Sights & Sounds: Interrogating the Music Documentary (June 4-5, 2010)
Sights & Sounds
Interrogating the Music Documentary
University of Salford
June 4-5, 2010
In the fall of 1894, W. K.L. Dickson assisted Thomas Edison in his experimentation with sound film. He shot a sequence in which one man plays a violin before the recording phonograph horn while two others dance. Might this be the first music documentary?
In the years since, numerous works have been produced that consist of narrative formulations of musical history; portraits of individuals or groups; replications of musical events; meditations on musical genres or transformative occasions. A number of these works have become renowned in their own right, such as D.A. Pennebaker's Don't Look Back (1967) or the Maysles Brothers Gimme Shelter (1970). Others have become as famous as the events they depict, including Steve Binder's The T.A.M.I. Show (1964) Michael Wadleigh's Woodstock (1970). Still more have placed a name and a face to previously unknown musicians, as did Paul Justman's Standing in the Shadow of Love (2002) with Motown Records' Funk Brothers. Some have provoked controversy as much as they have drawn audiences, like Ken Burns' PBS series Jazz (2001). Some have attached a conceptual framework to a genre and a group and incorporated an argument about that material, including Julian Temple's The Filth and the Fury (2000).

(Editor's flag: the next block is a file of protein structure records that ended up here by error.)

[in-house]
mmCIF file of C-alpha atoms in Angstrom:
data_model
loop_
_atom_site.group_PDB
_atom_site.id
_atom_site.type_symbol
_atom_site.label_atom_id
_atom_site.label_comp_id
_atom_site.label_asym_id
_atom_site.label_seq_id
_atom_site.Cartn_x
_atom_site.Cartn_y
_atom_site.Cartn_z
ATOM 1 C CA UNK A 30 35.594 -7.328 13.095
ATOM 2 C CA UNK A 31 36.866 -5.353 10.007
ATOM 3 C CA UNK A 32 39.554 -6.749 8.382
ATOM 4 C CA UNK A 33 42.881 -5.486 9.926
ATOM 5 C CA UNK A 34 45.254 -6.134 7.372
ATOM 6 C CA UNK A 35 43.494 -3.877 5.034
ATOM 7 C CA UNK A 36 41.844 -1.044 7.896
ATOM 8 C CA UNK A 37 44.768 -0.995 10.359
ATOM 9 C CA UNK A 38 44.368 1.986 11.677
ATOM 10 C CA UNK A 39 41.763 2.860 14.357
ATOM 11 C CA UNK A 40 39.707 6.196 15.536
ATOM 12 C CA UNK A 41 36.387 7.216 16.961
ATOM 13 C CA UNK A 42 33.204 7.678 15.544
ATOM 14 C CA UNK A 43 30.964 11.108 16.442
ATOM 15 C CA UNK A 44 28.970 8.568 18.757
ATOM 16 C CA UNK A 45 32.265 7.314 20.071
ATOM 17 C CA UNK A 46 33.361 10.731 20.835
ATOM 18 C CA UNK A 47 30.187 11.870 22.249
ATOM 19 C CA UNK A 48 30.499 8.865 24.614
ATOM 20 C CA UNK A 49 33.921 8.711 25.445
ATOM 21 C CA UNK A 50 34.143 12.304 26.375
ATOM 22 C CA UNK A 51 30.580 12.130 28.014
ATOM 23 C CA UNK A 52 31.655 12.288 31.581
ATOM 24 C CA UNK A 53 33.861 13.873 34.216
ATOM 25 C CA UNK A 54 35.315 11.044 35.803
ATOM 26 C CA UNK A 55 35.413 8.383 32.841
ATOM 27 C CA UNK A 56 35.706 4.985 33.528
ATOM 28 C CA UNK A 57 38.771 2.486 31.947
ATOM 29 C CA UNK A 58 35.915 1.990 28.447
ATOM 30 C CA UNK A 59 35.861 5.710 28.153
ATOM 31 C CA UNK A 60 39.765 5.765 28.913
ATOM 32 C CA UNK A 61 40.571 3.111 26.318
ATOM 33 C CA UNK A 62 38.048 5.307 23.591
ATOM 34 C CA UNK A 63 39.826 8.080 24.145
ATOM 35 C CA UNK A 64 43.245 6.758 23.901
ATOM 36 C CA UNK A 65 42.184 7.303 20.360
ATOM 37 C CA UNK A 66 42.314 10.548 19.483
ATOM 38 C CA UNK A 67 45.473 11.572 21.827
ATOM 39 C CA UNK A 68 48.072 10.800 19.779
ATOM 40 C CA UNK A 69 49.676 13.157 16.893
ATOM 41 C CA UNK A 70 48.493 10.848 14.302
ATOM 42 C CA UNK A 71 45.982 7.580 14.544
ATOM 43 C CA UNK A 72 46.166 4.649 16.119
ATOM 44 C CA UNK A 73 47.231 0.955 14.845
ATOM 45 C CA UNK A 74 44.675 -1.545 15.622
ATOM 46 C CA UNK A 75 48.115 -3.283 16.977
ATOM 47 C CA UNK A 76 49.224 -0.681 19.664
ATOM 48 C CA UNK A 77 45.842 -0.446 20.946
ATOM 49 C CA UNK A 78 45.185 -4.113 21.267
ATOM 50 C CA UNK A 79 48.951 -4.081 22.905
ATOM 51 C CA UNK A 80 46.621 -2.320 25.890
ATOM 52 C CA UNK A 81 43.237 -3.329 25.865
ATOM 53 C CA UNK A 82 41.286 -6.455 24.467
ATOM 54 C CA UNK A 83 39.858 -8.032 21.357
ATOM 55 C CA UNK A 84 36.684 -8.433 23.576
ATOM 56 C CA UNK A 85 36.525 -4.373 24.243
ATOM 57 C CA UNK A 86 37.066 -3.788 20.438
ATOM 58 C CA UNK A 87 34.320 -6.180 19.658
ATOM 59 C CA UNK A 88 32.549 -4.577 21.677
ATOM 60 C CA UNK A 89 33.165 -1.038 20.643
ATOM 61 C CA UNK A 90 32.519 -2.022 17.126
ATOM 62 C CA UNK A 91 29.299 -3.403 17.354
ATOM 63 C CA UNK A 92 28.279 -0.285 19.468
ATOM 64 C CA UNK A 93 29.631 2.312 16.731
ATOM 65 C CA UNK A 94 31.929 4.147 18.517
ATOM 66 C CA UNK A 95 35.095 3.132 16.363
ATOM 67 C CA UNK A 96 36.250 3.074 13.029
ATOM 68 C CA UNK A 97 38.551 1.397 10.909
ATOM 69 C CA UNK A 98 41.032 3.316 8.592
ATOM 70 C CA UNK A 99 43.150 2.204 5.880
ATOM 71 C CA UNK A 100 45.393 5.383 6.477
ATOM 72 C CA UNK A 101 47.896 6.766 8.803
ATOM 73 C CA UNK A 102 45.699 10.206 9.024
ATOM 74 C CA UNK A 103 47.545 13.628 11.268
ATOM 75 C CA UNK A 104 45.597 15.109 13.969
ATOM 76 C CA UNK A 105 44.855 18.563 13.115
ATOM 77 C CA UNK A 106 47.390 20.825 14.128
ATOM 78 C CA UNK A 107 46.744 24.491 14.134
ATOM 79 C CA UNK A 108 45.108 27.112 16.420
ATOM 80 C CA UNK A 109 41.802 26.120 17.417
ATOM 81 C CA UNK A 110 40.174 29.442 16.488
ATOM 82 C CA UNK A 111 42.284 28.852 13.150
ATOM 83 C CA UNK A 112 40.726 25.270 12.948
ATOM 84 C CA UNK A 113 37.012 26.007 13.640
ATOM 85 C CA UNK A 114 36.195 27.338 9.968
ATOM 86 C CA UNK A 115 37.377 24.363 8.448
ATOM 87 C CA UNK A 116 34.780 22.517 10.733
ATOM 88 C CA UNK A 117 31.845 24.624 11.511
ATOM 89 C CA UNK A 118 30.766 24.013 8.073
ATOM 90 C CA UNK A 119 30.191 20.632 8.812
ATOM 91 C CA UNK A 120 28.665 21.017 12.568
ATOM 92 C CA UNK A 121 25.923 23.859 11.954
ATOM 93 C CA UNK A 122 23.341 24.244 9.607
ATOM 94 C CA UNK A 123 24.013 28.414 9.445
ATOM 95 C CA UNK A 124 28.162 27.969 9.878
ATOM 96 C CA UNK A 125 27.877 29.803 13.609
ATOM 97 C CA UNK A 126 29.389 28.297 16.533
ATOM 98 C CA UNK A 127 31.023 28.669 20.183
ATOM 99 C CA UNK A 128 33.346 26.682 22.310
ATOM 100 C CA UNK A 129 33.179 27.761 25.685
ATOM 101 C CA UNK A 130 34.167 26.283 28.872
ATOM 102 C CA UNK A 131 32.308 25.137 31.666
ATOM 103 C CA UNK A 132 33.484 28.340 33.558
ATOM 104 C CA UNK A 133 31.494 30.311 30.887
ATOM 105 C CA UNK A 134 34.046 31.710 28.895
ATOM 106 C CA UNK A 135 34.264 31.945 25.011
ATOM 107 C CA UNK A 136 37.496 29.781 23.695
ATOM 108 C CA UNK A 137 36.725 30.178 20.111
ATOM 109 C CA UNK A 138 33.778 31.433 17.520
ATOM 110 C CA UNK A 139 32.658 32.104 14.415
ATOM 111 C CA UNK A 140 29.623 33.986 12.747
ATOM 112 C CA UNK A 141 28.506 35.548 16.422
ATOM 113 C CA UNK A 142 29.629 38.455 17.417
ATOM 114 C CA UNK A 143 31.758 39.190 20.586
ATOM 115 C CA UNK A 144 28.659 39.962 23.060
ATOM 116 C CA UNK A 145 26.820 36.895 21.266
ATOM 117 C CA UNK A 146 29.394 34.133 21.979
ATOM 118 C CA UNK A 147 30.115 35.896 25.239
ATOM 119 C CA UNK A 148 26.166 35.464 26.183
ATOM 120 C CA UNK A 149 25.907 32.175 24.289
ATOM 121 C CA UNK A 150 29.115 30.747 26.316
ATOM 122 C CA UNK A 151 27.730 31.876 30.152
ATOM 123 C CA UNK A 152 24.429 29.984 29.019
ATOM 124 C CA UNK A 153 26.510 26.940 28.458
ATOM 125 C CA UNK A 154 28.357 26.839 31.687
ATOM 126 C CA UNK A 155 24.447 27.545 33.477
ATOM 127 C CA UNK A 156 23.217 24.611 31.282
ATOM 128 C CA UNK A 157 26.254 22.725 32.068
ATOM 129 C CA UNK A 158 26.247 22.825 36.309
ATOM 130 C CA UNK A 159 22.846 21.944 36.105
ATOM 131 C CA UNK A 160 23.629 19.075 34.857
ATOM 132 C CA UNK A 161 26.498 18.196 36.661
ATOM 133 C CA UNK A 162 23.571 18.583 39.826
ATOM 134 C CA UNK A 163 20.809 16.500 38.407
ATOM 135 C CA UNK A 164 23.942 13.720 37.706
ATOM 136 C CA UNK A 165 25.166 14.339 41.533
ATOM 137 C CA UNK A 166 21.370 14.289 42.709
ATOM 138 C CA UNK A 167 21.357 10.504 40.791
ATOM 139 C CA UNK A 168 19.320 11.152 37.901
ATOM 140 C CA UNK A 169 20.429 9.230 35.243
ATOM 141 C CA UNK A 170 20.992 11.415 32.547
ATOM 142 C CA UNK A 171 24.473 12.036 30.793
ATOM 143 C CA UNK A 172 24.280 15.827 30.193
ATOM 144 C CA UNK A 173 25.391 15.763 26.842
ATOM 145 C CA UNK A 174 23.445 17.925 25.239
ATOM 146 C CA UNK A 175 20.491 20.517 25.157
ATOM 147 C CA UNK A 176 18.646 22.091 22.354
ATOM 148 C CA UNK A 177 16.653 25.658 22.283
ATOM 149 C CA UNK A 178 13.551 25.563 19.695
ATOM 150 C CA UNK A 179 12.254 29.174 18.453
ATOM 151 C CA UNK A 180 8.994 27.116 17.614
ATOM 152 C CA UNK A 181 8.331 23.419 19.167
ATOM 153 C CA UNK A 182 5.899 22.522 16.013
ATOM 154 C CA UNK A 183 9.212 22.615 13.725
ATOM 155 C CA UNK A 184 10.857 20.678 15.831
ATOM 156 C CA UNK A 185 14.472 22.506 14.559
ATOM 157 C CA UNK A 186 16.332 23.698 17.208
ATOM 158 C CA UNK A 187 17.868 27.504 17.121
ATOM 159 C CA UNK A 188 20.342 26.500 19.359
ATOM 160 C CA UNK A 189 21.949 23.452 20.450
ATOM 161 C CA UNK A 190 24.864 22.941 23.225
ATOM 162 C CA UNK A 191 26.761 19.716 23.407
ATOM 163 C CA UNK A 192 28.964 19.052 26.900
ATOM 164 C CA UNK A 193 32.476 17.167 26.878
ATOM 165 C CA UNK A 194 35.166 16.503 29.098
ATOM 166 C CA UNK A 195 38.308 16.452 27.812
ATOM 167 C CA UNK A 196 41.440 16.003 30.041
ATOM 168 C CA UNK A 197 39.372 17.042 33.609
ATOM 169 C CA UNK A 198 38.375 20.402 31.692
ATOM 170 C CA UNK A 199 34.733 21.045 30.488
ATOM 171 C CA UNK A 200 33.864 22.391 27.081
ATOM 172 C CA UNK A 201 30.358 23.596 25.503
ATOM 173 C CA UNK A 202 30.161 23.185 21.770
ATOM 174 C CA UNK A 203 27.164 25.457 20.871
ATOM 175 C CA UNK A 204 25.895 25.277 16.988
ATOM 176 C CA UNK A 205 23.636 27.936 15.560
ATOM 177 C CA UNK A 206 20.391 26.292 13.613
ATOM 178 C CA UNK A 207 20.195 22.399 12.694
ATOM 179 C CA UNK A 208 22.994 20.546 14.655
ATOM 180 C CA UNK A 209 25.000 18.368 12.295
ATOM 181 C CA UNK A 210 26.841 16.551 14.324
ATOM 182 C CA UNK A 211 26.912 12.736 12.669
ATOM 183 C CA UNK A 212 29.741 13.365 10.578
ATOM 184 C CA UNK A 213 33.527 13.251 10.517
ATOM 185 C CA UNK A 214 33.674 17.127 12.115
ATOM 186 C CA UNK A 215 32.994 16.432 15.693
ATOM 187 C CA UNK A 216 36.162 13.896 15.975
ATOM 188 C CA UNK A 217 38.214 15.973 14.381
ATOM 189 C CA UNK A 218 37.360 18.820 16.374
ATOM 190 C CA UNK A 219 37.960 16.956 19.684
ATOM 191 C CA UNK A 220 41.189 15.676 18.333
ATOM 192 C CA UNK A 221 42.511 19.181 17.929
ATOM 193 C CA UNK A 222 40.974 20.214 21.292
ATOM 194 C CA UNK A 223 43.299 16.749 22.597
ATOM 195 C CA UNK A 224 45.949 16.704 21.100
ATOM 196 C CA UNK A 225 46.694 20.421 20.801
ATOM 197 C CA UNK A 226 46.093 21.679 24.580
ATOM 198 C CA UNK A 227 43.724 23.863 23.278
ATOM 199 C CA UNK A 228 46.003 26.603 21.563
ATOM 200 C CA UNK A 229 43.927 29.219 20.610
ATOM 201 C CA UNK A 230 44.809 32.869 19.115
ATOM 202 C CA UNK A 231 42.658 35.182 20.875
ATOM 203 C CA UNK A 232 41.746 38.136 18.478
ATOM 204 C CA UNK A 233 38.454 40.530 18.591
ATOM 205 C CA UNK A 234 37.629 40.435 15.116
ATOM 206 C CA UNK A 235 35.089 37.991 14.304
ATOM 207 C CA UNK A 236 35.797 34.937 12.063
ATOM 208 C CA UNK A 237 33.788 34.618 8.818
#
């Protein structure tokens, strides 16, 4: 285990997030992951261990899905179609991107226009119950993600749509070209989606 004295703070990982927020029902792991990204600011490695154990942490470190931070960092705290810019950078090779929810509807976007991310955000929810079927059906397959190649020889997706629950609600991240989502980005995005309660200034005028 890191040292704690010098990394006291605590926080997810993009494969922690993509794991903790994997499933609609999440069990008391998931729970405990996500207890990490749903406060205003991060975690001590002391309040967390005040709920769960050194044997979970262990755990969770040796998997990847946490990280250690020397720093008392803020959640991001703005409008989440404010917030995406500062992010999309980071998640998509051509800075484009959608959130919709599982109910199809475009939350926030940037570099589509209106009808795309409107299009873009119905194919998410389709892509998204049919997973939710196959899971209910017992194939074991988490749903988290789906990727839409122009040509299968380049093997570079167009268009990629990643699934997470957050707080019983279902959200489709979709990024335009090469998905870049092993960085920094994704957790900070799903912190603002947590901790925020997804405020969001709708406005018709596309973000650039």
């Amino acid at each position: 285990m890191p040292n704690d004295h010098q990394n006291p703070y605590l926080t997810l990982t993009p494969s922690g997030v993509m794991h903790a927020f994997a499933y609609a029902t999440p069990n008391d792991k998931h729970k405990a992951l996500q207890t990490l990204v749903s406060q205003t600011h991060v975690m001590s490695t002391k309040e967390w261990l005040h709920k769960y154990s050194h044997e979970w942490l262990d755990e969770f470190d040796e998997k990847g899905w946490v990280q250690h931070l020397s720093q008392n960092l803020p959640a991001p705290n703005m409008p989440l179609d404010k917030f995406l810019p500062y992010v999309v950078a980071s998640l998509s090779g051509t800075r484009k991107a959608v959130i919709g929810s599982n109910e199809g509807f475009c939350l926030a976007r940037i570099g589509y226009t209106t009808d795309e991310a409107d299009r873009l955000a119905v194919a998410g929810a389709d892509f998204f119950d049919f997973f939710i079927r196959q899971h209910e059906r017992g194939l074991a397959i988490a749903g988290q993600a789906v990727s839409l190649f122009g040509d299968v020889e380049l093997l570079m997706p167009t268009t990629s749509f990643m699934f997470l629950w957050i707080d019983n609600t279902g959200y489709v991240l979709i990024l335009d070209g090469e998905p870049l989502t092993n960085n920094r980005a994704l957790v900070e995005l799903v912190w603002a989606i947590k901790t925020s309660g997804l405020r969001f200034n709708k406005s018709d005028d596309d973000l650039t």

The conference will interrogate this body of film and welcomes submissions on works in any media: radio, television or film. We are interested in issues that include but are not limited to narrative strategy, visual articulation, ideological analysis, star imagery, gender dynamics, race, We are particularly interested in studies that challenge normative story-telling strategies, familiar and hence deflated visual approaches, or wish to topple canonic formations of musical production that have been perpetuated through their presentation in various media.
The conference will feature appearances by filmmakers (to be announced) and showings at the Cornerhouse Cinema, located in Manchester. We hope as well to commission selected papers from the conference for publication in a volume, the first such anthology of approaches to the genre of music documentary.
Deadline for submissions: December 14, 2009
Announcement of program: January 4, 2010
Please send proposals of no more than 500 words by e-mail to both of the following addresses
Prof David Sanjek
(Director, Popular Music Research Centre)
Dr Benjamin Halligan
School of Media, Music and Performance
University of Salford